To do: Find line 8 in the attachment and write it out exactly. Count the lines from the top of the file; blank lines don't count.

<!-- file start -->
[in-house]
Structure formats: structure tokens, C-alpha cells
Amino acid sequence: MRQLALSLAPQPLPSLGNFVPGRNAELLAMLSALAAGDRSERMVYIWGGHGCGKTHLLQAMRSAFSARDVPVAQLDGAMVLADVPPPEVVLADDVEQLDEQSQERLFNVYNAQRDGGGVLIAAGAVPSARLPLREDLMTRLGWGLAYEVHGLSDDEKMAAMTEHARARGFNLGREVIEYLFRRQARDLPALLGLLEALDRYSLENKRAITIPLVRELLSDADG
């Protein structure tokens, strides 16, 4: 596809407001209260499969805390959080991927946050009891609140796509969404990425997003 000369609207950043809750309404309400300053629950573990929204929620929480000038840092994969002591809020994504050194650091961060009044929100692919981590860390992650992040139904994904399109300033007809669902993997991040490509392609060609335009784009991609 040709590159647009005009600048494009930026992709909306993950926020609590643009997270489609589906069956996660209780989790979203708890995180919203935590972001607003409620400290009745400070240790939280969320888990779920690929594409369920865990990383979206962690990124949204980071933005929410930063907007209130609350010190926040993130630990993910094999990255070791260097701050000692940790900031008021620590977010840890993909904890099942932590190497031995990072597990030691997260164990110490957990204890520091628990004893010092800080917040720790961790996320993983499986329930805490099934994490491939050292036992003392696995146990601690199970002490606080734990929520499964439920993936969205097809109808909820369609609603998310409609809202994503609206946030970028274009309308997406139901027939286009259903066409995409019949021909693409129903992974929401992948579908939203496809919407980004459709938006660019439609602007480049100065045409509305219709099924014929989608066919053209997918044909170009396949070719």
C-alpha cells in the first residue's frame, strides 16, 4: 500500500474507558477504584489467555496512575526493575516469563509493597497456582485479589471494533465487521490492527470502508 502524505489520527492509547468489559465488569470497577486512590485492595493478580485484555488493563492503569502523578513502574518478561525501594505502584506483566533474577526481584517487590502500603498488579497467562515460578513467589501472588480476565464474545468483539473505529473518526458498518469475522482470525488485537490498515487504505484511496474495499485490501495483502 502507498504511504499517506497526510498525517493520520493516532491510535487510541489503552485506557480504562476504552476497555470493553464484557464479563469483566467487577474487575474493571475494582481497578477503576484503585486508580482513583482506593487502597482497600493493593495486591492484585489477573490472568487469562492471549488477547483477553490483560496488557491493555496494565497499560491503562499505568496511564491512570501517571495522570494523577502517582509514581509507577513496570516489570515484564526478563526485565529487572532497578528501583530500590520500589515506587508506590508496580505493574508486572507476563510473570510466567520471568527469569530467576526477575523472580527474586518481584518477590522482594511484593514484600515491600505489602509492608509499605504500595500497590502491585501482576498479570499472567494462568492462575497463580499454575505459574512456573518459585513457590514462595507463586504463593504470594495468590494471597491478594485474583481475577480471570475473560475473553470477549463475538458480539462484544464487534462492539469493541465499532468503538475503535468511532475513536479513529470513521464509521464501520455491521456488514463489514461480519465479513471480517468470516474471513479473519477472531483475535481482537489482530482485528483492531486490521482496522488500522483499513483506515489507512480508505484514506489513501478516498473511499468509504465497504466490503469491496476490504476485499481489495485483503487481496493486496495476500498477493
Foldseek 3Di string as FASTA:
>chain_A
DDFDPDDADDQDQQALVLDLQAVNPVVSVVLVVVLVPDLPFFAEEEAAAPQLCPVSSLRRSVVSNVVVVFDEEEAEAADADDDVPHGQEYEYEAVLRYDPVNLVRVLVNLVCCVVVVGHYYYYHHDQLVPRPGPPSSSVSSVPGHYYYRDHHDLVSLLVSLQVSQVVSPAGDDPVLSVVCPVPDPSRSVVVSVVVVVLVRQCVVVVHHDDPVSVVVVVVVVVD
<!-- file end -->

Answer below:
DDFDPDDADDQDQQALVLDLQAVNPVVSVVLVVVLVPDLPFFAEEEAAAPQLCPVSSLRRSVVSNVVVVFDEEEAEAADADDDVPHGQEYEYEAVLRYDPVNLVRVLVNLVCCVVVVGHYYYYHHDQLVPRPGPPSSSVSSVPGHYYYRDHHDLVSLLVSLQVSQVVSPAGDDPVLSVVCPVPDPSRSVVVSVVVVVLVRQCVVVVHHDDPVSVVVVVVVVVD